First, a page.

Trying to sink into something new this weekend? Try the 2D action RPG Salt and Sacrifice, or watch the excellent "Drive My Car" from Japanese director Ryusuke Hamaguchi. Or, if you haven't heard, HBO's "Barry" is back for Season Three — and it's somehow, inexplicably, even darker than before. Here are Protocol Entertainment's weekend recommendations.
Reflecting on Call of Duty
Journalist Patrick Gill does the seemingly impossible in a new video on the outlet’s YouTube channel: contextualizes Call of Duty within the U.S. military industrial complex. Over 27 minutes, Gill manages to flawlessly articulate what countless members of gaming media have tried to explain time and again over the years: How did Call of Duty become the shooter series, and what does it say about games as a business and a culture? It's a really fine achievement in explanatory journalism rich in media history, and I suggest anyone who’s ever struggled with the nature of the shooter genre give it a watch.
'Barry' is back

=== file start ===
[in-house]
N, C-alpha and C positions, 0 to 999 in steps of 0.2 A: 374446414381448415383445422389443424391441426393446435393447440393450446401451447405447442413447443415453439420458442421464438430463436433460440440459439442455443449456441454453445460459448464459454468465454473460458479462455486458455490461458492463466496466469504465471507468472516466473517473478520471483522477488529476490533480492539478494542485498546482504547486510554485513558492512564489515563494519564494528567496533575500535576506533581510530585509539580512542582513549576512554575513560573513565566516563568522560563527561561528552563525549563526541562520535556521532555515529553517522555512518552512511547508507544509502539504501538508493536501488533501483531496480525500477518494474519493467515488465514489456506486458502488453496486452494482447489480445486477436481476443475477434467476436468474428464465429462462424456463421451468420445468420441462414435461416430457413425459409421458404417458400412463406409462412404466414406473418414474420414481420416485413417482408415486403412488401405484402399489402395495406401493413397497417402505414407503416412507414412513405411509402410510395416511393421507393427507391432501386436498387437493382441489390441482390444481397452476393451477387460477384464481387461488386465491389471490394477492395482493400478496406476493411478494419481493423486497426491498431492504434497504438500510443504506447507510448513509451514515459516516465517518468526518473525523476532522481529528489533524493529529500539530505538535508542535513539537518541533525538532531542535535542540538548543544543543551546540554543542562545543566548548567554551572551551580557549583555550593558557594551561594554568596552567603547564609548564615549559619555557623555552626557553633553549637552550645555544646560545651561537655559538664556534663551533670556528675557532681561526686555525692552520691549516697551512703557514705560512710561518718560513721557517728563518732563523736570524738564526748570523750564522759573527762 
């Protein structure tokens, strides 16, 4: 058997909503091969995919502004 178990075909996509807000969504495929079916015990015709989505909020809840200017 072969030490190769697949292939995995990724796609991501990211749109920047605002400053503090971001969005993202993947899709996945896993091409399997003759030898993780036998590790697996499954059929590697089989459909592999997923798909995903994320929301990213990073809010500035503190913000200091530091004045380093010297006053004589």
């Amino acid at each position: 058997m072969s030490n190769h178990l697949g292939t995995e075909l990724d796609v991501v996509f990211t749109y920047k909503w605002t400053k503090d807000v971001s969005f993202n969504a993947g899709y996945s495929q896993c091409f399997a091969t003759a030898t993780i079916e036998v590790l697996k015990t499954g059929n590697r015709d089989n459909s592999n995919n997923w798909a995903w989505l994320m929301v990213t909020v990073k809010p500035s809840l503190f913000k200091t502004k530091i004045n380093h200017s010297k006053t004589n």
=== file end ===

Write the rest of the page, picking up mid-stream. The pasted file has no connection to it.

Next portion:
The dark comedy from actor and writer Bill Hader entered its third season last month, and it’s starting to get very dark. “Barry” is at its best when it’s juggling the serious depravity and depressive depths of its main character, a disgraced military vet and assassin-turned-aspiring actor, with the borderline surreal subplots and larger-than-life criminal associates acting as comic relief. And in Season Three, Hader is taking Barry into new territory as he starts to evolve from a likable but compromised underdog into a truly irredeemable antihero in a delightfully horrific twist on the now-classic “Breaking Bad” narrative arc.
The introspective 'Drive My Car'
This Japanese drama from director Ryusuke Hamaguchi, based on a Haruki Murakami short story of the same name, is an epic, three-hour-long exploration of grief that manages, remarkably, to be one of the most life-affirming films I’ve watched in a long time. Though actor and theater director Yūsuke Kafuku (Hidetoshi Nishijima) is still mourning the death of his wife, the film centers on a unique relationship between him and his personal driver (Tôko Miura), and how they process complex feelings of loss in different ways.
Sink into Salt and Sacrifice
If you’re fresh off Elden Ring and looking for another punishing RPG, the sequel to Ska Studios’ Salt and Sanctuary released on PlayStation and PC last week. It still features many of the Soulslike and Metroidvania influences of the most popular action indie games of the last few years wrapped up in a 2D side scroller. But this time, there’s a Monster Hunter-esque hunt system that introduces a fair amount of replayability, alongside a co-op system for playing with friends that helps make the repetition feel more manageable.
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